I finally figured out the only reason to be alive is to enjoy it.
Rita Mae Brown

What brings you pleasure?

The obvious stuff comes to mind first: food, sex, and sleep (in whichever order). Then maybe some more subtle stuff: laughing at a movie, catching up with a friend, playing with your kids. Maybe even more subtle: the way sunlight looks on a snowy morning, your first sip of coffee, or a neatly organized workspace.

All of these pleasures, big or small, make up the positive experiences of our lives.

So why do we spend so much time doing things we don’t enjoy?

Largely, it’s because we’re taught “that’s the way it is.” We all get the message that we have to work hard to get ahead. “No pain, no gain” isn’t just for the gym.

Now, we’re not about to do put down the importance of hard work. Most things we want to do in this world require striving, dedication, and discipline.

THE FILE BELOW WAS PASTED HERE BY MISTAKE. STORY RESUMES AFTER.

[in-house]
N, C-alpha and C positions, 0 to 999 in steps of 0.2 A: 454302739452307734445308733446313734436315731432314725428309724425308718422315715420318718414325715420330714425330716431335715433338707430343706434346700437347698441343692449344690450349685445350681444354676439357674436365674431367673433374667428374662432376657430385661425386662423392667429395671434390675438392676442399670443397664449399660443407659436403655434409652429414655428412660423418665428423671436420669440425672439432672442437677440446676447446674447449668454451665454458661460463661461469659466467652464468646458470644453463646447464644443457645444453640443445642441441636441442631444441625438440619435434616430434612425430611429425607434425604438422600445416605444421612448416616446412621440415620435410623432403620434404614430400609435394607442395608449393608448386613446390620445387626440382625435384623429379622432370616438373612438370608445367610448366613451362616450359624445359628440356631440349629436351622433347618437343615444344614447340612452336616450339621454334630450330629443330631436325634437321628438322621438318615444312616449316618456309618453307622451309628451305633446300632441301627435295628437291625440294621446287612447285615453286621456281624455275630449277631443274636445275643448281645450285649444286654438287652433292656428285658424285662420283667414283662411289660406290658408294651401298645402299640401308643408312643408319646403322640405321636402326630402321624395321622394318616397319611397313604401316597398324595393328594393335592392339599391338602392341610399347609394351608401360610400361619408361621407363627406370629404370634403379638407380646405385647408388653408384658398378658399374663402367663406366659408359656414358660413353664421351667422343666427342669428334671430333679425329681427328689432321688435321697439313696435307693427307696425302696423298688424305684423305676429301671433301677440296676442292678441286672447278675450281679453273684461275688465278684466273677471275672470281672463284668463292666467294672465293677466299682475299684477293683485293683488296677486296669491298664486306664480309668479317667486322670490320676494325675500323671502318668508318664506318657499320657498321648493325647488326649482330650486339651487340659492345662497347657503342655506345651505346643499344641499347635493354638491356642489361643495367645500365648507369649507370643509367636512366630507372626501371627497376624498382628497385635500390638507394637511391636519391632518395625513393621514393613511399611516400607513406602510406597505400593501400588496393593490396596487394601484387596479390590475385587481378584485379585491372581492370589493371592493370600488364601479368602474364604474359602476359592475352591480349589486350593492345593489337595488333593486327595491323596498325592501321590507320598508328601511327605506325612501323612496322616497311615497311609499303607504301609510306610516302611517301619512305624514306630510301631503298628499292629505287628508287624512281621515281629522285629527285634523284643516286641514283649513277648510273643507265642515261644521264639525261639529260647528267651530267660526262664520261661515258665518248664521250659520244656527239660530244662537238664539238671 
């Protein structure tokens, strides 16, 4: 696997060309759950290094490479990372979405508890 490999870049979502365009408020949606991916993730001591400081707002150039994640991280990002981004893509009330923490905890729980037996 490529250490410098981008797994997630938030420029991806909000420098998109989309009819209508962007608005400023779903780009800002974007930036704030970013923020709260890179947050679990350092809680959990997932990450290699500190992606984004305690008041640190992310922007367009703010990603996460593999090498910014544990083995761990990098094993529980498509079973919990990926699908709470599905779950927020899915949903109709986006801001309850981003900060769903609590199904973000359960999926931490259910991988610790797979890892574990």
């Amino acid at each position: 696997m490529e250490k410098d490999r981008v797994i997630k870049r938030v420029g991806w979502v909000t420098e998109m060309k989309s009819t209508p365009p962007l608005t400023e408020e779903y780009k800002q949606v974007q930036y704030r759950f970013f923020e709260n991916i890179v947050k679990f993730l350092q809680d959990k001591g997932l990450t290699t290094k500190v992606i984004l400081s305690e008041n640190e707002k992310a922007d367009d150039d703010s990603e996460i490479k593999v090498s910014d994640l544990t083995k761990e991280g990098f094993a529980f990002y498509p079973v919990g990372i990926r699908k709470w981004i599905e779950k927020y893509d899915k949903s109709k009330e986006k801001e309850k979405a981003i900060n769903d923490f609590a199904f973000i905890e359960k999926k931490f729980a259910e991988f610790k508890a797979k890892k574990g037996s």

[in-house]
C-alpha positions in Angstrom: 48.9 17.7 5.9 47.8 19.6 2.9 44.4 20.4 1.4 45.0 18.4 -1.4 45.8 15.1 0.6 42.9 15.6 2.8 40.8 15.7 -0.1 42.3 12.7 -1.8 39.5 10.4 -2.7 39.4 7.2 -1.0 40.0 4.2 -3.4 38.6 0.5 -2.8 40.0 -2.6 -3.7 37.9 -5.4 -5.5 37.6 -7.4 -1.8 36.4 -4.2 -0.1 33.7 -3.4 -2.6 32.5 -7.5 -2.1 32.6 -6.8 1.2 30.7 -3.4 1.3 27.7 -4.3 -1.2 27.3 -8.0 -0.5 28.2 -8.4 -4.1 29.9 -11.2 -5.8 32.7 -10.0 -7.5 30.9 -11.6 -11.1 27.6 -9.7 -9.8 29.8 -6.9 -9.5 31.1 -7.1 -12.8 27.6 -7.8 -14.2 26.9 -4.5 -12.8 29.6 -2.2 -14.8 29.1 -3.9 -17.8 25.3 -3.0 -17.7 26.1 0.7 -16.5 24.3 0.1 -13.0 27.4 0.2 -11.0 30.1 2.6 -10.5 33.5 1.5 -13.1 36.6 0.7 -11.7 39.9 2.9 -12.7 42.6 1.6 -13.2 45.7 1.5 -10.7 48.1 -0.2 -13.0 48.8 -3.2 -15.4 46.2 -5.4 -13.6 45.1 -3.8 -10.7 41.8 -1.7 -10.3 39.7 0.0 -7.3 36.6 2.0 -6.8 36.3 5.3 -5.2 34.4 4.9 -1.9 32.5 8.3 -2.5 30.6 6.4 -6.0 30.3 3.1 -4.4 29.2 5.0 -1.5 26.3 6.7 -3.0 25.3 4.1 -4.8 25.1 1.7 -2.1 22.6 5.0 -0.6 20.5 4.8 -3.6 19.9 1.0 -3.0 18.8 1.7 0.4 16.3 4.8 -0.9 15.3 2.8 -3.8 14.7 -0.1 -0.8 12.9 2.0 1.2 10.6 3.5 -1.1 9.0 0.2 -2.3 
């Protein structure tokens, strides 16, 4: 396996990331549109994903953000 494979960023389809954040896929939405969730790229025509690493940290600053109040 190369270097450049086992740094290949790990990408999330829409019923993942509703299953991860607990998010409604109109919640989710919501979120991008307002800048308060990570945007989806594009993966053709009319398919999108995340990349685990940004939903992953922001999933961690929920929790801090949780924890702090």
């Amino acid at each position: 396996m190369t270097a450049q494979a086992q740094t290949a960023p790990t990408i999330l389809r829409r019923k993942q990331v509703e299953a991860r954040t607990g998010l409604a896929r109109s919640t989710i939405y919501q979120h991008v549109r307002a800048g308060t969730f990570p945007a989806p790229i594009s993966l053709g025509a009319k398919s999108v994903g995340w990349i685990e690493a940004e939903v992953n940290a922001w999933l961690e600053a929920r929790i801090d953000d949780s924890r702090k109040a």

What we will disagree with is the idea that those things have to feel bad.

The only difference between work and play is whether or not you have to do it.

You may love dancing, but if you had to do it four nights a week for a paycheck it might start to feel like work super quick.

Conversely, you may hate dealing with spreadsheets, but if you’re using it to plan a wedding, it may suddenly become a joyful activity.

All this does is illustrate that joy is more of a mindset than an outcome. Just like understanding that we are in control over how long time feels, learning that we’re in control over how good it feels is the next step in eliminating time scarcity from your life for good.

We’ll do this by teaching you how to focus on your own joy. Ready? Set?

Wish you had more time?

Signup for our newsletter and we'll send you our free worksheet to help you visualize, adjust, and be more effective with how you spend your time at work.

    No spam. Just insight. Unsubscribe at any time.